That said, The Chrysalids is perhaps more complex than high school English teachers allow it to be for their students. David, Rosalind, and Petra have only one chance for survial once their telepathic powers are discovered - rescue at the hands of the "Sealanders" Petra is able to contact from the extreme distance of Labrador. They are rescued at the eleventh hour but their escape depends upon the Sealand woman and her crew killing everyone on the ground.
This is casually dismissed as a necessity based on an "If you're not with us, you're against us" mentality - one which I found equally disturbing in The Matrix for in both cases, the so-called enemies don't know they are trapped, that they are ignorant and are pawns in a larger ideological struggle leads to not one iota of sympathy, never mind a different sort of strategy. They think their perceptions are real; they are wrong, perhaps, but they aren't inherently malevolent. More importantly, the Sealanders take pains to distinguish themselves from the Old Ones who clearly brought on the earth's near destruction through their technological greed. Yet, the Sealanders' technologies are almost exact replicas of the world that would have been current when Wyndham was writing this novel (early to mid-1950s), and which are the source of this anxiety over impending nuclear holocuast - fuel-powered automobiles, electricity, and machines and chemicals for killing those who get in yer way. The only difference in the new world from the world of Old Ones is that many people can communicate without opening their mouths.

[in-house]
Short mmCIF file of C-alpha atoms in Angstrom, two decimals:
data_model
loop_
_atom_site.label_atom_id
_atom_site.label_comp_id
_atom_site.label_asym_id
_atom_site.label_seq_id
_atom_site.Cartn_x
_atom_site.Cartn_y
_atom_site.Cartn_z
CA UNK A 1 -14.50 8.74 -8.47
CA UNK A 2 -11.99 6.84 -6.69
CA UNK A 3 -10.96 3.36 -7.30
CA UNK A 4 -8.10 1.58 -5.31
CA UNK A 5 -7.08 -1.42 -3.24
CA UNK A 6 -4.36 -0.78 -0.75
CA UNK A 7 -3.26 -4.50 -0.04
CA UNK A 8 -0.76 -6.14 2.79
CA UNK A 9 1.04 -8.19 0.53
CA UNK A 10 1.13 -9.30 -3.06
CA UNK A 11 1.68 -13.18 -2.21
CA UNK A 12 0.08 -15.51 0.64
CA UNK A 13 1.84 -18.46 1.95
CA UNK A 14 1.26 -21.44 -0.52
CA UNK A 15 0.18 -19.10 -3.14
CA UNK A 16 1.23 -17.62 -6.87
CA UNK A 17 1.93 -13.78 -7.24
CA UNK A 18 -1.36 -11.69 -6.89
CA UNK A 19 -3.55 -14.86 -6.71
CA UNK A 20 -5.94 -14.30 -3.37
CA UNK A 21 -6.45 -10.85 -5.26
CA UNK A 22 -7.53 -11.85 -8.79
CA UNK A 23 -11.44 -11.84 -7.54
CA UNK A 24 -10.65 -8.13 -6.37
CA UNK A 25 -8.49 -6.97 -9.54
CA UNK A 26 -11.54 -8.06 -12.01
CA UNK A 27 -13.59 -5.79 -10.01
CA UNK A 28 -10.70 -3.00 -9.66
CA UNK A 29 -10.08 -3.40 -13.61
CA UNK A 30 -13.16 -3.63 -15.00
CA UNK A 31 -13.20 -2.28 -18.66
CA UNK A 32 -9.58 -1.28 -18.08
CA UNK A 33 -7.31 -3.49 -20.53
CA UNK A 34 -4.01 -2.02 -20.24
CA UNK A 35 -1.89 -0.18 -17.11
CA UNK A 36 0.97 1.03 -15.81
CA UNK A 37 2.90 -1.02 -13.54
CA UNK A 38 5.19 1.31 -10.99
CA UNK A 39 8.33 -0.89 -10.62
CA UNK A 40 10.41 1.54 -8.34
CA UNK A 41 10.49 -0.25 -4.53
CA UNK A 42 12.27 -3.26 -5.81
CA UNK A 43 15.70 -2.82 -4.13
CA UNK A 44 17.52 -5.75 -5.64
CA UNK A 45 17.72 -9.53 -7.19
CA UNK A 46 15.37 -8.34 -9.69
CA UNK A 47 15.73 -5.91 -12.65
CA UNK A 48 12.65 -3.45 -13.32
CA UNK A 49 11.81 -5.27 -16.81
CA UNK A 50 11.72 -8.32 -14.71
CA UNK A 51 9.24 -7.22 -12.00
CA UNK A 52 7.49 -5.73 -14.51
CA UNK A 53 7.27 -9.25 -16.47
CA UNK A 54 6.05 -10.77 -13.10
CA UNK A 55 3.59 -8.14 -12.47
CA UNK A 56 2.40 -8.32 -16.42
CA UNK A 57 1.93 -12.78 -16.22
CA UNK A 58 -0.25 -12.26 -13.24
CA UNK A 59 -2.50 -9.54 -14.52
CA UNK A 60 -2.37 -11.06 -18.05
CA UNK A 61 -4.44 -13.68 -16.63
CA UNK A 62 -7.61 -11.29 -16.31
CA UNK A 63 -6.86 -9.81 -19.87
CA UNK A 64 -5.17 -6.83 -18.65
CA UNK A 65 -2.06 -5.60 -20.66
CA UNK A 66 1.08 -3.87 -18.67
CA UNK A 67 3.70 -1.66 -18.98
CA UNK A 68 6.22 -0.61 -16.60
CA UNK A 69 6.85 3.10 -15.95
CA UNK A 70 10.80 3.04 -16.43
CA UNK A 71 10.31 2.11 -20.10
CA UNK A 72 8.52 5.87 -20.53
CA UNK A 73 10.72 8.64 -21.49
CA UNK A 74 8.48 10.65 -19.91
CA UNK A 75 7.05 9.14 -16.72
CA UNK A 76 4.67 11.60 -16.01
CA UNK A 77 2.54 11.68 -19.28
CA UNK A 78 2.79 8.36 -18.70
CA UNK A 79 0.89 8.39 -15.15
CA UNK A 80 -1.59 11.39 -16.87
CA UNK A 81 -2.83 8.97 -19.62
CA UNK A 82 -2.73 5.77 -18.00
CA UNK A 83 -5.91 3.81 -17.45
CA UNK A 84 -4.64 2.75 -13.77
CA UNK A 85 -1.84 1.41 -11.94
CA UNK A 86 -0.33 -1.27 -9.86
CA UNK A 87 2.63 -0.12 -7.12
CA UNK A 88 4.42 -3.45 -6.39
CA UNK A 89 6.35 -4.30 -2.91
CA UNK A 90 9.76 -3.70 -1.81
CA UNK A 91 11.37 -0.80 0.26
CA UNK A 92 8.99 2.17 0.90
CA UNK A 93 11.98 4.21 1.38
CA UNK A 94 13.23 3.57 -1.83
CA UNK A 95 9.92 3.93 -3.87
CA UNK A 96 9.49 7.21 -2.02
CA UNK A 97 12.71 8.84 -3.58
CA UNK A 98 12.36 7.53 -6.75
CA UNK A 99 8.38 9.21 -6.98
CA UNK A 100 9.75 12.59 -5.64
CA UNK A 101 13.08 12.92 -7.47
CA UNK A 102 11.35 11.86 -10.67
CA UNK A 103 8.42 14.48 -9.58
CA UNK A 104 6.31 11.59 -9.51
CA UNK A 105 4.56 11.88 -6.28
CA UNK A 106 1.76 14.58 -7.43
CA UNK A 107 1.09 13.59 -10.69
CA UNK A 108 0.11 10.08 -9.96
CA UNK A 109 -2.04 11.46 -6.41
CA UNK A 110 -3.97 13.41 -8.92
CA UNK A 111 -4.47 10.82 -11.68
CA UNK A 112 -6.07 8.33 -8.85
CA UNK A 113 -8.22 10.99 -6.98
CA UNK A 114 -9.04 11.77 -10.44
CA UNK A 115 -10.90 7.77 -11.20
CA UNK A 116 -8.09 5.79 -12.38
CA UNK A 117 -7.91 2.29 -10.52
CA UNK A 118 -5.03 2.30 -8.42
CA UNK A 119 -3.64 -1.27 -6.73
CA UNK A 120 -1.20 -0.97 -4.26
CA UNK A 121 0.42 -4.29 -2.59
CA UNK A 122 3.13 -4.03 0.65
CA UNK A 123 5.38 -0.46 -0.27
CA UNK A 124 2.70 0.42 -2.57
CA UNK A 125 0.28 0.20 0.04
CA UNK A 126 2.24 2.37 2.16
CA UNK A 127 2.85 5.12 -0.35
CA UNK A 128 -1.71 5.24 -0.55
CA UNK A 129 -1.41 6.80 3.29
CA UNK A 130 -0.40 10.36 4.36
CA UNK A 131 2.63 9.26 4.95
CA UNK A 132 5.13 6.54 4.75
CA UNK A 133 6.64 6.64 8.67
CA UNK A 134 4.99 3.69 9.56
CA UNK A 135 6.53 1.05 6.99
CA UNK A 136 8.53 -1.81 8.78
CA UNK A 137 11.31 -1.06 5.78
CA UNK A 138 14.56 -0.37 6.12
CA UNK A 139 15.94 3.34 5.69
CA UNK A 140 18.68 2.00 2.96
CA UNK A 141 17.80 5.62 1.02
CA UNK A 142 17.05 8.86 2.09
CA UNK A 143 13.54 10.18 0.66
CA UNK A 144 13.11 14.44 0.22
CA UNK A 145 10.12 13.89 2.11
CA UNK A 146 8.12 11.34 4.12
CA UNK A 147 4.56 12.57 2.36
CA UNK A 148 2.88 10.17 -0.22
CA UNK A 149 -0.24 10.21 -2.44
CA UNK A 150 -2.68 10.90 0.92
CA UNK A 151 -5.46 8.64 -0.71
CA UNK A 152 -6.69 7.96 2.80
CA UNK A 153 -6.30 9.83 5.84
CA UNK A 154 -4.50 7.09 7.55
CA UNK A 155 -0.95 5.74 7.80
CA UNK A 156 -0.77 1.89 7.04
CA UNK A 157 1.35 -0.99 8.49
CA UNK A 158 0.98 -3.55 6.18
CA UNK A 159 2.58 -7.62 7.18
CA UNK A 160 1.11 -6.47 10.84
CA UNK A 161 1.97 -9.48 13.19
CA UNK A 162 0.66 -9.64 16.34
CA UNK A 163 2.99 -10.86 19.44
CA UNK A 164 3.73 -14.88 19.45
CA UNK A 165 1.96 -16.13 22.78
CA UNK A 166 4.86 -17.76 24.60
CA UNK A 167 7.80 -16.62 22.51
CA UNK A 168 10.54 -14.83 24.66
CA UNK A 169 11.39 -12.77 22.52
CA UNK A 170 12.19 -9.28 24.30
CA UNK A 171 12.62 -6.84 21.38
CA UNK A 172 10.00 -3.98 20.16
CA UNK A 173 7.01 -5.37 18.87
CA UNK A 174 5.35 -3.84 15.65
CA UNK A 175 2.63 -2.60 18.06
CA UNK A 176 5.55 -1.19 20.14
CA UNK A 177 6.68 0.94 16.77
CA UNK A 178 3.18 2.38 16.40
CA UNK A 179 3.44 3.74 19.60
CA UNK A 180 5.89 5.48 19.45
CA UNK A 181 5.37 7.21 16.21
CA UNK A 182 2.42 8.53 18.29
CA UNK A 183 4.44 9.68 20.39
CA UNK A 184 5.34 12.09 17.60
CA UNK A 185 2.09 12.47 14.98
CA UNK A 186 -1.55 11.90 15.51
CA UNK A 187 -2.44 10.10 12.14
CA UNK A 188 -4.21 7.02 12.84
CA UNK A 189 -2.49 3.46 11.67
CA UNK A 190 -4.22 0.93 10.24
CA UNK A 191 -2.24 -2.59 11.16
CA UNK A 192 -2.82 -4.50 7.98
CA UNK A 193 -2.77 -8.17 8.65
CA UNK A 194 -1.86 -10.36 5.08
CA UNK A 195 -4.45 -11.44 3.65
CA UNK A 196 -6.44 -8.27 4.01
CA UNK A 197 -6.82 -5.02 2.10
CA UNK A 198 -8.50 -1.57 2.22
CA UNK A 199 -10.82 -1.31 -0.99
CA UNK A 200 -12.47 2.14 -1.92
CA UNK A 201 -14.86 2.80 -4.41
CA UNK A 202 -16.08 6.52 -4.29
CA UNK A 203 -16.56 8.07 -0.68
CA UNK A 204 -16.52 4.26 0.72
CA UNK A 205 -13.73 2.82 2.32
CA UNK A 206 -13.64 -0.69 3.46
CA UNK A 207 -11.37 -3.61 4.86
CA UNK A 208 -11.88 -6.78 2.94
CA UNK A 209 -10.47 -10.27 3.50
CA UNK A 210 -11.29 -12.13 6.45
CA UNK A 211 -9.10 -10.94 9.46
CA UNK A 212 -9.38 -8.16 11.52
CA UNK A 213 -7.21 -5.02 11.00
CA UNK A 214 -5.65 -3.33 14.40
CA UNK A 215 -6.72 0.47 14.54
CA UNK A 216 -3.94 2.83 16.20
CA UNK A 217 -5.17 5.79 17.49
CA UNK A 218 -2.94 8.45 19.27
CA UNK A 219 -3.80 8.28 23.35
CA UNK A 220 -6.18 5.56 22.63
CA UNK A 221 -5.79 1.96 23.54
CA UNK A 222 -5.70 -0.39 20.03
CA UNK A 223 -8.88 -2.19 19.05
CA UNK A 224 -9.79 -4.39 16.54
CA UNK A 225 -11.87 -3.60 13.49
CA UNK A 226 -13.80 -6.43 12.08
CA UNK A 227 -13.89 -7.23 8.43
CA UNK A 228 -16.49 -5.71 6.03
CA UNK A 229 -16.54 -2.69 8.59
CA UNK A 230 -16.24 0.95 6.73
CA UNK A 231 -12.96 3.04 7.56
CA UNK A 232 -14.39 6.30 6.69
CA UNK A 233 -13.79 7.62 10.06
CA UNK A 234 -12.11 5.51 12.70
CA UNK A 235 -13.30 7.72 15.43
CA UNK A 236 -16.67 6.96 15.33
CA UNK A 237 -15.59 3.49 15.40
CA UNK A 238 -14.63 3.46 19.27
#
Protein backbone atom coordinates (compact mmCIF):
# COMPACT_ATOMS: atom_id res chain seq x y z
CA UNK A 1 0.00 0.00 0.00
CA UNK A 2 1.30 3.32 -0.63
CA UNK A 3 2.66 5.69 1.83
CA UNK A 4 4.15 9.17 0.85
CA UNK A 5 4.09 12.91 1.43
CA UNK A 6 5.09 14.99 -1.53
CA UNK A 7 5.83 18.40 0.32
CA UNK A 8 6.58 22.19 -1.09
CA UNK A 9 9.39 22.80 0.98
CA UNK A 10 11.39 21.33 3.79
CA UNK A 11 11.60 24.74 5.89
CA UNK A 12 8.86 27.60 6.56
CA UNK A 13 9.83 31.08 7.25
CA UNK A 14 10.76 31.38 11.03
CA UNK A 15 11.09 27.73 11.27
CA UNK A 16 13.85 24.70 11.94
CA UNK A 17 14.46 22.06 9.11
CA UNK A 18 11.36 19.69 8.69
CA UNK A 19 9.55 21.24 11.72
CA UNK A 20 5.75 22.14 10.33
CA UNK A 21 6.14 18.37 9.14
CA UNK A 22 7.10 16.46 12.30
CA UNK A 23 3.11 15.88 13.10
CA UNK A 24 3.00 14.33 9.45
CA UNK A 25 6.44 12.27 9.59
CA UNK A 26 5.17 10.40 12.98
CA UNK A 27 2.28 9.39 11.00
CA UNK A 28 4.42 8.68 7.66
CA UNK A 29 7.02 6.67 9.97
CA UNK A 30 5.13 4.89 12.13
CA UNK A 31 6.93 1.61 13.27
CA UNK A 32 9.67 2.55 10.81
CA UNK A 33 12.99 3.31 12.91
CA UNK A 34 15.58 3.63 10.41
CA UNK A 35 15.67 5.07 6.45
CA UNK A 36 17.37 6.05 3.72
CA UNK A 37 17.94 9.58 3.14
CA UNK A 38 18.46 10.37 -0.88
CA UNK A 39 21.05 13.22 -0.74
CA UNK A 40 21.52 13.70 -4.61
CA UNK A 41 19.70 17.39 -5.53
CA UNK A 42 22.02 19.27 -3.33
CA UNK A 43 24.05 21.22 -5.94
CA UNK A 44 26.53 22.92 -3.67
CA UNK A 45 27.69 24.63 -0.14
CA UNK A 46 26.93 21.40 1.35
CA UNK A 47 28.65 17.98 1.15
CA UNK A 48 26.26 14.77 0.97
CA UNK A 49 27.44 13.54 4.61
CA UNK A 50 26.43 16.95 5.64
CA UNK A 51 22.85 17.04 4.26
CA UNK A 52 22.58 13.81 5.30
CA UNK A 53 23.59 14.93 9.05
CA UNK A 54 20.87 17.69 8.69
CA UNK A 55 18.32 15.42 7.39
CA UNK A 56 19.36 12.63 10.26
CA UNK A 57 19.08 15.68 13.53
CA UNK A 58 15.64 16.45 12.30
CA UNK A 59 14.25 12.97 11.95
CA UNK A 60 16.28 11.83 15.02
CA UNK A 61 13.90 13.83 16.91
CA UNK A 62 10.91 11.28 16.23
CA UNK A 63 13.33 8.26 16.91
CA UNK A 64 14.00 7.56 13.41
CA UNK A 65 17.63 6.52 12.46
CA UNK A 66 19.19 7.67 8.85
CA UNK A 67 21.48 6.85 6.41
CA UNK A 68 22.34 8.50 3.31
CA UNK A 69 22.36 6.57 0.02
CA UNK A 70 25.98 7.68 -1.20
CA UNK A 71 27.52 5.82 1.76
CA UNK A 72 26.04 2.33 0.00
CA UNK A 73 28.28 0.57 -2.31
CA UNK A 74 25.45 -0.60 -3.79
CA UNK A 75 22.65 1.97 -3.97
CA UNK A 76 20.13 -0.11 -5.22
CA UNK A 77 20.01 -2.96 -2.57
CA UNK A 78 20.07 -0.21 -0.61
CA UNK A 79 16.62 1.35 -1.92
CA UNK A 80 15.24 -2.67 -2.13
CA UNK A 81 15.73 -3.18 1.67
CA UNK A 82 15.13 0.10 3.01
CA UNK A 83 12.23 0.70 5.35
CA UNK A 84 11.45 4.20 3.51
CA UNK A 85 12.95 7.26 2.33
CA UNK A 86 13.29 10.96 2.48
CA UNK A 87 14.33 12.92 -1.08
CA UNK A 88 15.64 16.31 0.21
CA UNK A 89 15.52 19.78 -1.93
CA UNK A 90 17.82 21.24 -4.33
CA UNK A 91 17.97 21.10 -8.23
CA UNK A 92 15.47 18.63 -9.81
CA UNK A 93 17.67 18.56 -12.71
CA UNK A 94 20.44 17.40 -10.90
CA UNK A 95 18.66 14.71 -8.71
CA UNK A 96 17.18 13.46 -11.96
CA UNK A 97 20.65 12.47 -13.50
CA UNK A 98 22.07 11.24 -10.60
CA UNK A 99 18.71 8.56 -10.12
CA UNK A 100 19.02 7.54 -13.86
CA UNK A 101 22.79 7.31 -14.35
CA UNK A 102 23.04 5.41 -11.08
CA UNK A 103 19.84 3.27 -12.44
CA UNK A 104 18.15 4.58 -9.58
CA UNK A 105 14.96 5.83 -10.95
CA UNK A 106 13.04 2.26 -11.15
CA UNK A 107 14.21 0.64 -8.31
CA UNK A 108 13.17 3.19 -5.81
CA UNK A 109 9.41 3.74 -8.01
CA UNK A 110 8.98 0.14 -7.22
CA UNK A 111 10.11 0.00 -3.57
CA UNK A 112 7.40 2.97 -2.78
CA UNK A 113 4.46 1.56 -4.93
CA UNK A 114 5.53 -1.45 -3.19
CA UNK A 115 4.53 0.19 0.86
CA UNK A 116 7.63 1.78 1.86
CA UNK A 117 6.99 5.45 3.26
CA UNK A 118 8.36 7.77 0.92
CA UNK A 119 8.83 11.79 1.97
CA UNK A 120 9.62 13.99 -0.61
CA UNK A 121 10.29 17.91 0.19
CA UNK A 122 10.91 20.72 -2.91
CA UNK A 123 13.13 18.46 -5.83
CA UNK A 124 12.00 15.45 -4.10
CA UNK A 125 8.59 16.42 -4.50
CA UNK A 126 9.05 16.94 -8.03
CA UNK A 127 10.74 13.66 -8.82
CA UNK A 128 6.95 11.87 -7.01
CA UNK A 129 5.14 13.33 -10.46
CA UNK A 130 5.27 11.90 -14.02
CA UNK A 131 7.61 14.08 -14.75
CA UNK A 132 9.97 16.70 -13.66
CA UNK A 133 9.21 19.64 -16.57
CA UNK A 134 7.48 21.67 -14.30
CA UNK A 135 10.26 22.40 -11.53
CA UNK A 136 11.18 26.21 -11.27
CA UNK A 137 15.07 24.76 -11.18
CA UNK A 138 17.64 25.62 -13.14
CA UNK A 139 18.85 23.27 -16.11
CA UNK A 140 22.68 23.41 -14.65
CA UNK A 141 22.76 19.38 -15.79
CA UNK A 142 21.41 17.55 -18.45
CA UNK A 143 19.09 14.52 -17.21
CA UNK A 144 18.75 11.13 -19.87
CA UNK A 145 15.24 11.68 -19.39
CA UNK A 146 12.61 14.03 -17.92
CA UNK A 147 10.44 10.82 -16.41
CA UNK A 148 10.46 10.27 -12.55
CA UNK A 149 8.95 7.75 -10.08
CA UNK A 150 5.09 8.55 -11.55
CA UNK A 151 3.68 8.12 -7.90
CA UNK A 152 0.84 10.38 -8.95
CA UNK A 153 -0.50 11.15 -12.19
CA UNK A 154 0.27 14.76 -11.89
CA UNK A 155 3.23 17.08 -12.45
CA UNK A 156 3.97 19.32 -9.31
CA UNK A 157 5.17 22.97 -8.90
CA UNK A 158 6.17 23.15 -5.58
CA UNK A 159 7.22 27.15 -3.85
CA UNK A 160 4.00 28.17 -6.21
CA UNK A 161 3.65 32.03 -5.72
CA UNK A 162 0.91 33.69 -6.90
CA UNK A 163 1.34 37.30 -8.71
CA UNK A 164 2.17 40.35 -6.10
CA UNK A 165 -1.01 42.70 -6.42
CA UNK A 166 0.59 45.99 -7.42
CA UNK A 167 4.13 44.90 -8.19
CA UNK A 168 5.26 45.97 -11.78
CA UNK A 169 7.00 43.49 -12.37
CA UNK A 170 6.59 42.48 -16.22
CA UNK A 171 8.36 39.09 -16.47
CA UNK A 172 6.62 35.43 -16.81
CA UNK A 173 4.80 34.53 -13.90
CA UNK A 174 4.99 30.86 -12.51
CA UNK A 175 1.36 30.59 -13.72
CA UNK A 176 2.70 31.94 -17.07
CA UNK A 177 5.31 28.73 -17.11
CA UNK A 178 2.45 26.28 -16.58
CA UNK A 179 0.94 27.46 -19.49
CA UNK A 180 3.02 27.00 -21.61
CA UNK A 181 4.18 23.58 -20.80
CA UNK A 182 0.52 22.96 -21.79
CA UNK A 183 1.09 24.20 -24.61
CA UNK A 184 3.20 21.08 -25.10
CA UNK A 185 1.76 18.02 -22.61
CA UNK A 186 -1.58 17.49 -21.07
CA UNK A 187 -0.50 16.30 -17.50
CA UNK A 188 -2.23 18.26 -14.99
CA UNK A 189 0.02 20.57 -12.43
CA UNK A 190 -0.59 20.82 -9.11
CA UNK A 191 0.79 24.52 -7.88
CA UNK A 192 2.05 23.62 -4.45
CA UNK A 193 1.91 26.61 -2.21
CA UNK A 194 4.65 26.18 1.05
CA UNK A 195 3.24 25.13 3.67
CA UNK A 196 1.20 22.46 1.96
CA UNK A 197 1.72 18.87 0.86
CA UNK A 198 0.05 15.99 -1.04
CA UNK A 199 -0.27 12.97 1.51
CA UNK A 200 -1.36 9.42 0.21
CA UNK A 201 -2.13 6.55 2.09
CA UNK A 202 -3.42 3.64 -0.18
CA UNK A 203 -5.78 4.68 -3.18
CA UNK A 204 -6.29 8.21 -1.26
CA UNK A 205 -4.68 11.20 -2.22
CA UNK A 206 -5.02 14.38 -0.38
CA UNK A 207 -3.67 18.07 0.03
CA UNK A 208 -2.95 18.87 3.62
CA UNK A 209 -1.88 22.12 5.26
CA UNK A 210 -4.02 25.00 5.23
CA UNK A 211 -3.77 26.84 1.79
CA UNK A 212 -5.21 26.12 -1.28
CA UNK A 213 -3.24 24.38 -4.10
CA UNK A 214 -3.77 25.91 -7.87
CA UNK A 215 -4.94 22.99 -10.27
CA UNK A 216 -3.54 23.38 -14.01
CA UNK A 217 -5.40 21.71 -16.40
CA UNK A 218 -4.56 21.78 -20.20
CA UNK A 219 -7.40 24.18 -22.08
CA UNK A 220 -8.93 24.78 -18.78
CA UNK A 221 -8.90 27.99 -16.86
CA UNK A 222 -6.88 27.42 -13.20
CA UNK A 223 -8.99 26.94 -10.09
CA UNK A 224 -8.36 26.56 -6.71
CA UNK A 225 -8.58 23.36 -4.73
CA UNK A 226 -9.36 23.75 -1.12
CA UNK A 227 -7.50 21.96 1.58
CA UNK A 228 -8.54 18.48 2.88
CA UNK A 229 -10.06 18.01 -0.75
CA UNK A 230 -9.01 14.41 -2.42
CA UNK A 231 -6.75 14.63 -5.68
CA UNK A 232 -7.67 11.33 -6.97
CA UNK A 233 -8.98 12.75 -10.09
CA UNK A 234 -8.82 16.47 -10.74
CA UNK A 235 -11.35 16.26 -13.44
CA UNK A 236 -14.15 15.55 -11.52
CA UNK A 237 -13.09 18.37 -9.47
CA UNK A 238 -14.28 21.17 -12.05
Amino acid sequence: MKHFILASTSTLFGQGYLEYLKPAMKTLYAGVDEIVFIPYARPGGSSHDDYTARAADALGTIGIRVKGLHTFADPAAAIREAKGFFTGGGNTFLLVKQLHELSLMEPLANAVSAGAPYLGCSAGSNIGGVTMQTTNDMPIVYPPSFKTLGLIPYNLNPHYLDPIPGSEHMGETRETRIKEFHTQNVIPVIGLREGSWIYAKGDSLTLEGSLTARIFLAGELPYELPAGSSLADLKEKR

I don't think, in other words, that we're supposed to see David, Rosalind's, and Petra's rescue as an unqualified happy ending; at least, I hope we're not. They're going to a world in which the only difference between that which has made all these birth defects so rampant and the new world is the possibility of establishing a highly efficient hive-like culture through most being able to think together. In other words, Wyndham creates a world in which the mid-century possibility of nuclear disaster is just as real as it was before, and in which a sort of communism arising quite naturally out of this common and celebrated defect of telepathy is even more likely. In any case, history seems likely to be repeating itself in Wyndham's post-nuclear holocaust world.